Your likelihood of getting bumped off a flight — voluntarily or not — is largely dependent on which airline you’re flying, says MileCards.com in its new 2017 airline bump study.
MileCards.com says these seven airlines were the most likely to provide passengers compensation due to overfilled flights in the past year:
- Delta Air Lines: 10 out of every 10,000 passengers were bumped with compensation from oversold flights
- United Airlines: 7.2
- Southwest Airlines: 5.9
- Spirit Airlines: 5.4
- American Airlines: 4.1
- Virgin America: 3
- Alaska Air: 2.9
MileCards.com notes that some airlines are “significantly more likely” than others to look for volunteers who will give up their seats — in exchange for rewards.
According to a U.S. Department of Transportation report, airlines provided some form of compensation to an average of 6.6 passengers out of every 10,000 for bumping them off oversold flights in 2016.
According to MileCards.com:
Delta has one of the more active volunteer recruitment programs, which sometimes includes offering gift cards for things besides flights, and soliciting reverse auction bids during check-in.
The airline-bump study also revealed that involuntary bumps — in which confirmed passengers who want to travel are refused boarding — are 40 percent less likely today than in 2010.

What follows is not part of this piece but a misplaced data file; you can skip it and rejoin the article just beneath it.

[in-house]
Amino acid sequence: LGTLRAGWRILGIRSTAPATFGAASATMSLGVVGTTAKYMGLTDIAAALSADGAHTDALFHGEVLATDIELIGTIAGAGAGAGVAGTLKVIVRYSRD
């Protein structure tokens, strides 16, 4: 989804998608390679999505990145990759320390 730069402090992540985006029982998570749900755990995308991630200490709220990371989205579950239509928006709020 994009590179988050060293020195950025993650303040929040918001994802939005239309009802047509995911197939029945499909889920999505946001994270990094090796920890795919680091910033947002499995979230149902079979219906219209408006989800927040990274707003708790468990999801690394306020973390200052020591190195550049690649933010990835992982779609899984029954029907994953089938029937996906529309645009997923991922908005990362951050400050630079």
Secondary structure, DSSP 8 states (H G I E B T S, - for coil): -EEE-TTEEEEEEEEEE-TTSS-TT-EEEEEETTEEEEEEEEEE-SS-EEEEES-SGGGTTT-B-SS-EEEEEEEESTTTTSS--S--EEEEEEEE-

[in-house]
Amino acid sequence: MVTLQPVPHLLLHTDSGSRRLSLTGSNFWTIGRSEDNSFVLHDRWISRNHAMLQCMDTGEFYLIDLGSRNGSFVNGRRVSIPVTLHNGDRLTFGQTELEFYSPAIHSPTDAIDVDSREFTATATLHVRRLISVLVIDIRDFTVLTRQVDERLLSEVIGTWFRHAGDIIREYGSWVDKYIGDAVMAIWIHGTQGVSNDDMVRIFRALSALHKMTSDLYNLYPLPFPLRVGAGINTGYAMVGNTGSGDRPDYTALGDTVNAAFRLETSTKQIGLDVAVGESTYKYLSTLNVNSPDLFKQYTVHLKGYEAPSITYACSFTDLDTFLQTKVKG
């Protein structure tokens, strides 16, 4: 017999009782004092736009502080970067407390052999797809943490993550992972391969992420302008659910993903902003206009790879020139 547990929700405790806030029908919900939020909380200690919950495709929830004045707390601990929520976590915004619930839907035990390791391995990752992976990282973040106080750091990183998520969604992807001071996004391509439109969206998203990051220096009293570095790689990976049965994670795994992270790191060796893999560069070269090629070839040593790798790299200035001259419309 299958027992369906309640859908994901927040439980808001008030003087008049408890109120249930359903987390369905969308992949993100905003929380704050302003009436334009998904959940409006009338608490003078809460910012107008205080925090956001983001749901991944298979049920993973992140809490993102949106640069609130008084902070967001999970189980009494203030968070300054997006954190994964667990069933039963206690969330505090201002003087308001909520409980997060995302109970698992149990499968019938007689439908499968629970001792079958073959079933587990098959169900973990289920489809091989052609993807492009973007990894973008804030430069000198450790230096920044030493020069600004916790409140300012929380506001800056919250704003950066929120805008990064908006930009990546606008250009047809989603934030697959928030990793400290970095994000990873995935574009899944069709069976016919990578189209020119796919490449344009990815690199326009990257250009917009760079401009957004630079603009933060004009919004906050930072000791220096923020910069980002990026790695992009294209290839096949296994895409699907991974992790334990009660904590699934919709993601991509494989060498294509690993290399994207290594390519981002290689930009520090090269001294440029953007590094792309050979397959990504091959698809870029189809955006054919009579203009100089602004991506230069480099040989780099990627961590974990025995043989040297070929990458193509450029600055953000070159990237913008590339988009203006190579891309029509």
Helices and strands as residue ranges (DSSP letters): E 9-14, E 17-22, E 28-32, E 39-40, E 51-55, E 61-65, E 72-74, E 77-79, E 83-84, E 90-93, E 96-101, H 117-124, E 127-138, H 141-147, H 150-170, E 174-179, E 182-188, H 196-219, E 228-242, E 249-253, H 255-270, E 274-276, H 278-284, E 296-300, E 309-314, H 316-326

The silver lining to an involuntary flight bump is that passengers’ compensation “can get big, fast, and it’s mandated by the federal government, up to $1,350 for a one-way trip,” explains MileCards.com
As a passenger, it’s important to know your rights, especially if you’re being involuntarily bumped. MilesCards.com warns:
Beware that the airline might try to offer you flight vouchers (for example $300 for a four-hour delay). If you accept those you lose your right to the cash compensation, so make sure you ask the agent specifically what your one-way fare is, and do the math yourself to make sure you’re getting a better deal.
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